On the other hand, registrations for Simmental X and Limousin X cattle out of the dairy herd have steadily declined over the last ten years. In 2014, we saw 84,000 and 34,000 registrations to dairy dams for Limousin X and Simmental X calves, respectively, compared to 65,000 and 18,000 for the same breeding in 2023. This reflects a movement away from the continental breed sires on the dairy farm.

Beef calf registrations to dairy dams over time, by popular breeds

Graph showing beef on dairy calves by breed  

Source: BCMS

*Top six breeds, by number of registrations in 2023


The BCMS registrations data clearly demonstrates the changing output of calves from the dairy herd over the past decade. We see a significant reduction in dairy bull calves, against a steadier decline in dairy heifers that reflects trends seen in the milking herd. The data also highlights the growing numbers of dairy-beef calves, particularly in the native breeds, and the movement away from breeding dairy cows to continental beef sires.

Image of staff member Becky Smith

Becky Smith

Analyst (Livestock)

See full bio

Sign up to receive the latest information from AHDB.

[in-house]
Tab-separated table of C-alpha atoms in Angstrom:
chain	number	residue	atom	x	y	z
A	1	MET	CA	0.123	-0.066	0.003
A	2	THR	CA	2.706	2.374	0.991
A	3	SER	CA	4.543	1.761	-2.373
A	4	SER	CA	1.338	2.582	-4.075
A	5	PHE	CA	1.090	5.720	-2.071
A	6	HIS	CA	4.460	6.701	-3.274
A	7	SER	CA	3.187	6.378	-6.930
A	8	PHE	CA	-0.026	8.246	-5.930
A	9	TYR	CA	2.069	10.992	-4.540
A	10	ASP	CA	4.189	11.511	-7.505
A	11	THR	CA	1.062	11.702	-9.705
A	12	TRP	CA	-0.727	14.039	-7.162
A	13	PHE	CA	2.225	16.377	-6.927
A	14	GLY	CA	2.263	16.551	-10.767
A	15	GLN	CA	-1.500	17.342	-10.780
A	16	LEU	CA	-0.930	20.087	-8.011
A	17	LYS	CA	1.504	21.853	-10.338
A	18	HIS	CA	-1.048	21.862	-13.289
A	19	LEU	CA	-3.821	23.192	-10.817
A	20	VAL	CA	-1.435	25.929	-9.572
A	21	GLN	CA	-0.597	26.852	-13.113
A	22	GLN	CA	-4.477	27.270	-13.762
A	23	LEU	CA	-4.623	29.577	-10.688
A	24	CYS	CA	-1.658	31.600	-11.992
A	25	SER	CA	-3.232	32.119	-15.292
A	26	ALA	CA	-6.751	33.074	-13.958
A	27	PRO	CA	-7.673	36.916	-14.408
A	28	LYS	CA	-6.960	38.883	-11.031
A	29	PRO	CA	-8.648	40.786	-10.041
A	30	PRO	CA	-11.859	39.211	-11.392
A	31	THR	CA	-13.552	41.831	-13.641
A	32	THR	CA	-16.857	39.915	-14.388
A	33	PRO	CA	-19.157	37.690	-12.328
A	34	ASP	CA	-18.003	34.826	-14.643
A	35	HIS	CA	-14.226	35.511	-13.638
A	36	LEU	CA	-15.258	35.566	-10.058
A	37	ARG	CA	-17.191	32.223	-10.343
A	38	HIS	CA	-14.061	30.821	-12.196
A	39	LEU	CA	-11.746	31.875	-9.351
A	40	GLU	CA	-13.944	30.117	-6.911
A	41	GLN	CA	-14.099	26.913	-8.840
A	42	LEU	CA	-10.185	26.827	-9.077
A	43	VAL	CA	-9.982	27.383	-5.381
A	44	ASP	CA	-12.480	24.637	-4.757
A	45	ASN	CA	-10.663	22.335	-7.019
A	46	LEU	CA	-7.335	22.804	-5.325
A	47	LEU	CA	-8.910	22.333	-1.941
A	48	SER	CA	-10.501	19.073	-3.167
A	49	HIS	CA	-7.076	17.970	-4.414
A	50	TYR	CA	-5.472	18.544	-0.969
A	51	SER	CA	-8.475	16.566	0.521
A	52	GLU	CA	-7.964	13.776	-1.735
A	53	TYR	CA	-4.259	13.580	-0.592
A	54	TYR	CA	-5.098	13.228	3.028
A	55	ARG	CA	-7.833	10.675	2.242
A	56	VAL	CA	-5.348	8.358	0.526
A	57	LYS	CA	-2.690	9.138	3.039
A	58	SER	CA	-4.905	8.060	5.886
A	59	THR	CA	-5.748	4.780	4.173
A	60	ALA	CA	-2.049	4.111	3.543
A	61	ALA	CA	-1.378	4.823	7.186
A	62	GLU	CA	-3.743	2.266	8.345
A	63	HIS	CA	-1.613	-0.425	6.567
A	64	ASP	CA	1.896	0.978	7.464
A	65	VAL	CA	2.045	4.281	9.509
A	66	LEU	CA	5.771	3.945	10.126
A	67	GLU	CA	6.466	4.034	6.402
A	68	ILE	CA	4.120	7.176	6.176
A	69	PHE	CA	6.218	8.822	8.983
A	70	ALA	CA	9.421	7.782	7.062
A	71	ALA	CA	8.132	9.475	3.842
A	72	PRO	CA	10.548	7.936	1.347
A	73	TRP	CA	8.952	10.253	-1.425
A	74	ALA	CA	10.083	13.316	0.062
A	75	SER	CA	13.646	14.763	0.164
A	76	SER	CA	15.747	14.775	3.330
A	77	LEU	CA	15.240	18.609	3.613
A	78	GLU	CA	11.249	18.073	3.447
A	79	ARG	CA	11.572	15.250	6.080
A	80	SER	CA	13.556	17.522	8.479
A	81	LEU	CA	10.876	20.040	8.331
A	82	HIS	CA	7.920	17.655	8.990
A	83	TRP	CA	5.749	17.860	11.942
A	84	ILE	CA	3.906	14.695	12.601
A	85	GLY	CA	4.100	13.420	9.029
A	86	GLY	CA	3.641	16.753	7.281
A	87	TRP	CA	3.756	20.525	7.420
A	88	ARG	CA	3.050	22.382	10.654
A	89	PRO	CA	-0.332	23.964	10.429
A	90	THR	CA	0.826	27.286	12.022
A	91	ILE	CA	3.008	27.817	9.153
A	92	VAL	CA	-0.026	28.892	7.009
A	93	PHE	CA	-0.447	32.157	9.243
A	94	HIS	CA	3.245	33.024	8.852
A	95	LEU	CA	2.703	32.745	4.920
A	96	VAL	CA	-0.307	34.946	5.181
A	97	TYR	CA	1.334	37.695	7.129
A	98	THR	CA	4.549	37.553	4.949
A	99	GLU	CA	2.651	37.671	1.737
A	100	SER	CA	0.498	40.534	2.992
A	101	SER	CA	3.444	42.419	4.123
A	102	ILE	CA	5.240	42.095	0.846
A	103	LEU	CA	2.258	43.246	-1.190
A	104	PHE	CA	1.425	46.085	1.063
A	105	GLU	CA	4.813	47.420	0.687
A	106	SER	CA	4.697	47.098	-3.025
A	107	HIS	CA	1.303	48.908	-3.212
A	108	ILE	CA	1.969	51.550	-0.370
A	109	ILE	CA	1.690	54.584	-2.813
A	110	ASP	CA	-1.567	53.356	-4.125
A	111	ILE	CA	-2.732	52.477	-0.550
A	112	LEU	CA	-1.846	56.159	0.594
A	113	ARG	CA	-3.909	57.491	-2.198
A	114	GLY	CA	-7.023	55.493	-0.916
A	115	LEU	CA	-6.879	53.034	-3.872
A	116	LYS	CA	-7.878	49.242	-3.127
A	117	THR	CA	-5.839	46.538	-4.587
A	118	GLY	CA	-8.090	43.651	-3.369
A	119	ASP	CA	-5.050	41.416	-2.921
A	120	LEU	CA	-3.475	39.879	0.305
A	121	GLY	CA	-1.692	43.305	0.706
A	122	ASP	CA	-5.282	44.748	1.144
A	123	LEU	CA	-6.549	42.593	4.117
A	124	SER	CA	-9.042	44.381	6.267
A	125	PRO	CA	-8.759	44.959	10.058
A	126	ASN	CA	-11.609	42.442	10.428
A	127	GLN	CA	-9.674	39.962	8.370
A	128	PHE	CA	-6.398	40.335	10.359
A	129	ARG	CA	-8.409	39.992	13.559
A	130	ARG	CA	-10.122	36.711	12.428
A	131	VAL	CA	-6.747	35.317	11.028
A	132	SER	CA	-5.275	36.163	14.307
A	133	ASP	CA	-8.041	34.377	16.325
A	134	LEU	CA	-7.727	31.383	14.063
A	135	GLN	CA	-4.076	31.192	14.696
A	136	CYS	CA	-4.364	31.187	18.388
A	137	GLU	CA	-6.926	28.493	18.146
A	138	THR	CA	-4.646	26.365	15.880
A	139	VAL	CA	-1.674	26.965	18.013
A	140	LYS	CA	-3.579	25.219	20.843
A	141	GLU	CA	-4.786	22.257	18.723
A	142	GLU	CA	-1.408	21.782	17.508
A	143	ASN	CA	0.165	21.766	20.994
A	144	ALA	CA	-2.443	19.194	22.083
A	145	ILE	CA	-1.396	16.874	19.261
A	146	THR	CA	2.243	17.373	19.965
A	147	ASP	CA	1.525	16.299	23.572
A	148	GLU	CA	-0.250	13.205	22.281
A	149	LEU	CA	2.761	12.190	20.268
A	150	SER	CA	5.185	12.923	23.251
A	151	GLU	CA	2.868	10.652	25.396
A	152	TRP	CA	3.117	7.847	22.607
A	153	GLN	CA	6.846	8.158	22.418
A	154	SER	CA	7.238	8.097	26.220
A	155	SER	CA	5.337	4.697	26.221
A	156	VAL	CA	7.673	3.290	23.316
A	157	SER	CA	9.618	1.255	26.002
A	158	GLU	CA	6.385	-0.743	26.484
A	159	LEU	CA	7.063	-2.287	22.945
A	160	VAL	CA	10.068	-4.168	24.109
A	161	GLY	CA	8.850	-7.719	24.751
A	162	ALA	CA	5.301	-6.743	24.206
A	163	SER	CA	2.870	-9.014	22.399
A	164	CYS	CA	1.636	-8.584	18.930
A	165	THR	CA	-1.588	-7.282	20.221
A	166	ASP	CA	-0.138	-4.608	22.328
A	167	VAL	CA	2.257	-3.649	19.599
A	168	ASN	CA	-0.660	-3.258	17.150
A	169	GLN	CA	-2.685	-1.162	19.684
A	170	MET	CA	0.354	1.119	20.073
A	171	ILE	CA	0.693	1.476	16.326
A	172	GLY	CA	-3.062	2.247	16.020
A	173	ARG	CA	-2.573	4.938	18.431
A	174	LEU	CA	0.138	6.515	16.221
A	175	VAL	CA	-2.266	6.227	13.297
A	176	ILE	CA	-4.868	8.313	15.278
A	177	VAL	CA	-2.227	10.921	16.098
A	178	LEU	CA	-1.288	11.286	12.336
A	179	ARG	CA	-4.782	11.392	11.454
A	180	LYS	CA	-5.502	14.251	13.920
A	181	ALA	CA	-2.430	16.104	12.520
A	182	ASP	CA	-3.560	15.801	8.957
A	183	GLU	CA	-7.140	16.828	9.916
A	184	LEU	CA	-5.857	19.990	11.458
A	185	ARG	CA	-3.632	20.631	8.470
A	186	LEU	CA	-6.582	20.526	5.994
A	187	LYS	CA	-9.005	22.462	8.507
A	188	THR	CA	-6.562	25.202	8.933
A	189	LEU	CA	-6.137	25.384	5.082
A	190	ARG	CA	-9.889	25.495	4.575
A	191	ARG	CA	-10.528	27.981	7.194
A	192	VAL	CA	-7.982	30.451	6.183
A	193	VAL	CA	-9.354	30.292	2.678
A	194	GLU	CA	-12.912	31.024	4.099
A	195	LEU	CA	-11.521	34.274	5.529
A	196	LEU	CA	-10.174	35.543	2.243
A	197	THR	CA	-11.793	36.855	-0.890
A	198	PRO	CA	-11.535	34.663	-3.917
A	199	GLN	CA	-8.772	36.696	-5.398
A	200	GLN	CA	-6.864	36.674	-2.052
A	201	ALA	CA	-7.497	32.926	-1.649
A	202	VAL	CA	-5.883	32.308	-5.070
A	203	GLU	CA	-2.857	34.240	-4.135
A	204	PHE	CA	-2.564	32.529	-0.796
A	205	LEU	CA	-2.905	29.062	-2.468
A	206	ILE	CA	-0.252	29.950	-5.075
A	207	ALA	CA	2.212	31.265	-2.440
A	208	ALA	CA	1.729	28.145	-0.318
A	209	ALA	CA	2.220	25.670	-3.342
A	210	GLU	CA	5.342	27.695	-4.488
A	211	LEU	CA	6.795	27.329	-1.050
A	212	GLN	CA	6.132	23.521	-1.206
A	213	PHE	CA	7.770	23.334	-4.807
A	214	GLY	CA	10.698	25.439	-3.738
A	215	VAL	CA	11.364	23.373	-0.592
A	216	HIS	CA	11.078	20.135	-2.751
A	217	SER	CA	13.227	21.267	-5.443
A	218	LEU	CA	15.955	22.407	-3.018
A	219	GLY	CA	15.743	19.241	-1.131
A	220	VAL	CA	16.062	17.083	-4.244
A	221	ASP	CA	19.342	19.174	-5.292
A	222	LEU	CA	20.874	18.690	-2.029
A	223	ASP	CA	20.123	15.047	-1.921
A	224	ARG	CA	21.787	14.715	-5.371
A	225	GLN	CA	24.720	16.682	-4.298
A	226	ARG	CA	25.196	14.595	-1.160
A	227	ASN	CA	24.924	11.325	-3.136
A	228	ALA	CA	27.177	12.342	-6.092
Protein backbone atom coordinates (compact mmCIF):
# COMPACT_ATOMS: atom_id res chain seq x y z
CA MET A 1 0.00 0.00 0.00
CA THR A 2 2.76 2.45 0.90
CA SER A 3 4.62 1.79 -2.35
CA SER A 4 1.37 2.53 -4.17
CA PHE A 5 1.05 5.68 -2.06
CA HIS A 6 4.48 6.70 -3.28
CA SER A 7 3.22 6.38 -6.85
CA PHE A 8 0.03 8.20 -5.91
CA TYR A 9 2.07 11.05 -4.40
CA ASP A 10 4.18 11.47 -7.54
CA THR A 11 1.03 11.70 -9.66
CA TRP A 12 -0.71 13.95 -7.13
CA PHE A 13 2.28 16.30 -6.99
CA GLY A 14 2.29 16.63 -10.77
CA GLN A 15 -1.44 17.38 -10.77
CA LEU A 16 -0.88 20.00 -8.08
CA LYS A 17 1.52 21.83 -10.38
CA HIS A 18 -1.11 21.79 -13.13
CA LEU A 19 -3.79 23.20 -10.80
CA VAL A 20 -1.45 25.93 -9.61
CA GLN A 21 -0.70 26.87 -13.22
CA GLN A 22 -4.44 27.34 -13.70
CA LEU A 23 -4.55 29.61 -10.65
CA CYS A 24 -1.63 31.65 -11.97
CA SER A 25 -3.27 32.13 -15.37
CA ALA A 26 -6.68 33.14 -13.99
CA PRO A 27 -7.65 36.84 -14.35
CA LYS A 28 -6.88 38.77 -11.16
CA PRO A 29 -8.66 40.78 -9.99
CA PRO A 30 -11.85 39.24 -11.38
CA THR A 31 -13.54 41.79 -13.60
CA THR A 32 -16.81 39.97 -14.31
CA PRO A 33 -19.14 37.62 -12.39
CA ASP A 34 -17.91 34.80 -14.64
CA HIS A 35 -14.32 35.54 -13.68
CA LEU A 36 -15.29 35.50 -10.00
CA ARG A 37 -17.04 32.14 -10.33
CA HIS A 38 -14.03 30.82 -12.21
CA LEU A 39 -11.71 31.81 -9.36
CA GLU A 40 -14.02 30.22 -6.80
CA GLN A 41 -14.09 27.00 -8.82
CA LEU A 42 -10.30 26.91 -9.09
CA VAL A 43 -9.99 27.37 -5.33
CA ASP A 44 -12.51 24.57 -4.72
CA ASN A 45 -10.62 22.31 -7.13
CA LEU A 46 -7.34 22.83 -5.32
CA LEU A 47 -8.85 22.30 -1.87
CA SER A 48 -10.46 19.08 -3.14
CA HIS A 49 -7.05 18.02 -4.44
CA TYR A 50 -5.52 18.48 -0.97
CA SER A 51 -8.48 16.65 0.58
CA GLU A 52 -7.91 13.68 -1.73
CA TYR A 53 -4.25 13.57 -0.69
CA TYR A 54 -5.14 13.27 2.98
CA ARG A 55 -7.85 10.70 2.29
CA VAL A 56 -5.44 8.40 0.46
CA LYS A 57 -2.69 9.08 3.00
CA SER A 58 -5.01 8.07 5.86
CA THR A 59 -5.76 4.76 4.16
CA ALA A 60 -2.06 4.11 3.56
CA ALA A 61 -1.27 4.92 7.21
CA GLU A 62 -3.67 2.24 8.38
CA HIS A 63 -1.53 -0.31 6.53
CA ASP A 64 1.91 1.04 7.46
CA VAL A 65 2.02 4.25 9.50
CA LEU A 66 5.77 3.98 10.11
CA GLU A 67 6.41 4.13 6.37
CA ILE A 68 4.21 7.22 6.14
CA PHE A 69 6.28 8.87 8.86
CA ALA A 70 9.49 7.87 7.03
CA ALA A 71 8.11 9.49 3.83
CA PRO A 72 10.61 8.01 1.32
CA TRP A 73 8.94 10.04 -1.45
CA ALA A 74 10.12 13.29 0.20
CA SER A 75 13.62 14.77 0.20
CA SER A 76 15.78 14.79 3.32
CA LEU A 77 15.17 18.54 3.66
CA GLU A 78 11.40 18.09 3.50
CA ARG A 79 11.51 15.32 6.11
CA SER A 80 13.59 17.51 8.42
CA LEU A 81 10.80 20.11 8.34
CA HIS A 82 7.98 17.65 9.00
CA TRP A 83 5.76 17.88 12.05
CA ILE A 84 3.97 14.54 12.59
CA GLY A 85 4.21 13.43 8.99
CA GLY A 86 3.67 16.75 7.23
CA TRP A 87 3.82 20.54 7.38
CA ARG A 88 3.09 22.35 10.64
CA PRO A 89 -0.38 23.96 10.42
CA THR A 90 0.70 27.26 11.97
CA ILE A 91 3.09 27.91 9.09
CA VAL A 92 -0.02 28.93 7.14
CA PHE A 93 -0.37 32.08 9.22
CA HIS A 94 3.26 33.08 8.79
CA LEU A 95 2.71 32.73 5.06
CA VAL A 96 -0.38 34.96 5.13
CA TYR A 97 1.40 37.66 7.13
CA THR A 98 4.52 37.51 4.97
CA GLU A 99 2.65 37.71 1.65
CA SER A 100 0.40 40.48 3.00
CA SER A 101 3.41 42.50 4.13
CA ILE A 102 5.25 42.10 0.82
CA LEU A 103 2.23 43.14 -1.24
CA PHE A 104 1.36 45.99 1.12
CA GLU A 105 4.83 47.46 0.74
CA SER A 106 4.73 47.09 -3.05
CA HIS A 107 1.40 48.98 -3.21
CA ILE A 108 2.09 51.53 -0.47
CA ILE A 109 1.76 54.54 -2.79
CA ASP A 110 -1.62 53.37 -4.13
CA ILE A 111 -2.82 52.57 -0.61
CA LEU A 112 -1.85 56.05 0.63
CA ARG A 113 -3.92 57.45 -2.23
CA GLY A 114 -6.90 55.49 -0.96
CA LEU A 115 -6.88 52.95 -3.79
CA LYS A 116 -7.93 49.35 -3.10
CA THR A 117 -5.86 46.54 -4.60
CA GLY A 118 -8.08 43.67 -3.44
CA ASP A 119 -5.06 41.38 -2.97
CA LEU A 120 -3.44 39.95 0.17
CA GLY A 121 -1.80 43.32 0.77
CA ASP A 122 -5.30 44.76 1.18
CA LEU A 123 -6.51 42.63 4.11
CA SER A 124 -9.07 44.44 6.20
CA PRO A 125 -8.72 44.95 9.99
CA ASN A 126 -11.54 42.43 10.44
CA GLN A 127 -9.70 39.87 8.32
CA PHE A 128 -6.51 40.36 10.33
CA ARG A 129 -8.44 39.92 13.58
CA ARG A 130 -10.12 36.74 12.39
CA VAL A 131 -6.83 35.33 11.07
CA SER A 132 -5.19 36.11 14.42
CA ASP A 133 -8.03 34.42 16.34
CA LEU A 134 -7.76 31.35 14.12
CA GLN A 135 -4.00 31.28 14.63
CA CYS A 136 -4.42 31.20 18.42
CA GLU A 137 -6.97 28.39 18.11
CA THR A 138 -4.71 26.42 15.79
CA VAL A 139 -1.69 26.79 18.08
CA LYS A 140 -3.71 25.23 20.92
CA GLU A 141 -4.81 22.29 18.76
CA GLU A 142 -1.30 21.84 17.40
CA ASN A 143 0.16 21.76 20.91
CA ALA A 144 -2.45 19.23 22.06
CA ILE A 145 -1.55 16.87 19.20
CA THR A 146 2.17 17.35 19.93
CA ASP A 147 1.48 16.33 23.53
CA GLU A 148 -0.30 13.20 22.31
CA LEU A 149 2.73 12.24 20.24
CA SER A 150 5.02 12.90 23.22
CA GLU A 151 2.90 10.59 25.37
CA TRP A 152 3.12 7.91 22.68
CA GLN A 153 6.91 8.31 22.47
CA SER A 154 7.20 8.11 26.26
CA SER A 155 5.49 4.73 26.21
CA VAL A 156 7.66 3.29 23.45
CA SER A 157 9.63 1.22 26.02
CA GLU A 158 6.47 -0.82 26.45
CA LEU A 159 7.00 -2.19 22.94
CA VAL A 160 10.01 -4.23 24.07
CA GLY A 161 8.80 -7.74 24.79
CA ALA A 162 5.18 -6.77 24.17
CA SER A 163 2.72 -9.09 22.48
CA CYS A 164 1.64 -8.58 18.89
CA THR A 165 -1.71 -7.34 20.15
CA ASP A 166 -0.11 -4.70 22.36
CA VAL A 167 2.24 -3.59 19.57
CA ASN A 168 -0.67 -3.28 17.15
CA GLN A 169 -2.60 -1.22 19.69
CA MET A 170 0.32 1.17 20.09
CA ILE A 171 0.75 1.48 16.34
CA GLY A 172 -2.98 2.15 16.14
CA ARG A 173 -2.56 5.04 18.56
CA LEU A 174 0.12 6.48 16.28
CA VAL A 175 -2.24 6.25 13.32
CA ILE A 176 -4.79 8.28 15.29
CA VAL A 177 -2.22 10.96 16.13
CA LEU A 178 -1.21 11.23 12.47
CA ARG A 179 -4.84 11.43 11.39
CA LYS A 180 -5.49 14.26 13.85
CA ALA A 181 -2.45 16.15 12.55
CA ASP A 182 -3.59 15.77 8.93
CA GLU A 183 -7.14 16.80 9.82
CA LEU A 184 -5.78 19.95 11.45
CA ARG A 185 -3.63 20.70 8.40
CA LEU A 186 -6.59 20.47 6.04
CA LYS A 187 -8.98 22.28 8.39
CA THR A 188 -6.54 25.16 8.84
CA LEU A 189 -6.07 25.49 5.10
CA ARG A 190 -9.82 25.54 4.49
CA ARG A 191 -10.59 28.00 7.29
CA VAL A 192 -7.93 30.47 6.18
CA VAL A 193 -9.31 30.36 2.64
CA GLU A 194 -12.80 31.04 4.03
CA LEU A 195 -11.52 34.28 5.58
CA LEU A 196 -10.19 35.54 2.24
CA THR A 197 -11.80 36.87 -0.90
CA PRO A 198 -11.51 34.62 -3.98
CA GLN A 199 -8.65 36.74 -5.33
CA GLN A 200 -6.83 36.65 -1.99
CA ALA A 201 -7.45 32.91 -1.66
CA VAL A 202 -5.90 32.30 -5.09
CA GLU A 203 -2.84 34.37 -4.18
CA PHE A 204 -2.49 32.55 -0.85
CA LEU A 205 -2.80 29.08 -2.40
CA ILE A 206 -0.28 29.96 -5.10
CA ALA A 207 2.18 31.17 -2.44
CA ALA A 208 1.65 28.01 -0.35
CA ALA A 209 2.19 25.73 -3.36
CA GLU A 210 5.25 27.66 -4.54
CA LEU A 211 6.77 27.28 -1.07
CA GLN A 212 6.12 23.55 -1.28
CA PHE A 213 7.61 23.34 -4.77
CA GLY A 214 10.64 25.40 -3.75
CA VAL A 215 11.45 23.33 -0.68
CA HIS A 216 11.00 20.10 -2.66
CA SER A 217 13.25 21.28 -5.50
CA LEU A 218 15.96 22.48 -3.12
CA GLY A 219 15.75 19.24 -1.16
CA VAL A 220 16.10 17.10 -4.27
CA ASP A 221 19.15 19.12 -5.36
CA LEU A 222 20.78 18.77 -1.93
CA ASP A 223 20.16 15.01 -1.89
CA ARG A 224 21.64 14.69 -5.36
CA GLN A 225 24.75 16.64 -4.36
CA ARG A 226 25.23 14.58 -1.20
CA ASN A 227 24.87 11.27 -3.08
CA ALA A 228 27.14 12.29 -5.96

While AHDB seeks to ensure that the information contained on this webpage is accurate at the time of publication, no warranty is given in respect of the information and data provided. You are responsible for how you use the information. To the maximum extent permitted by law, AHDB accepts no liability for loss, damage or injury howsoever caused or suffered (including that caused by negligence) directly or indirectly in relation to the information or data provided in this publication.

All intellectual property rights in the information and data on this webpage belong to or are licensed by AHDB. You are authorised to use such information for your internal business purposes only and you must not provide this information to any other third parties, including further publication of the information, or for commercial gain in any way whatsoever without the prior written permission of AHDB for each third party disclosure, publication or commercial arrangement. For more information, please see our Terms of Use and Privacy Notice or contact the Director of Corporate Affairs at info@ahdb.org.uk  © Agriculture and Horticulture Development Board. All rights reserved.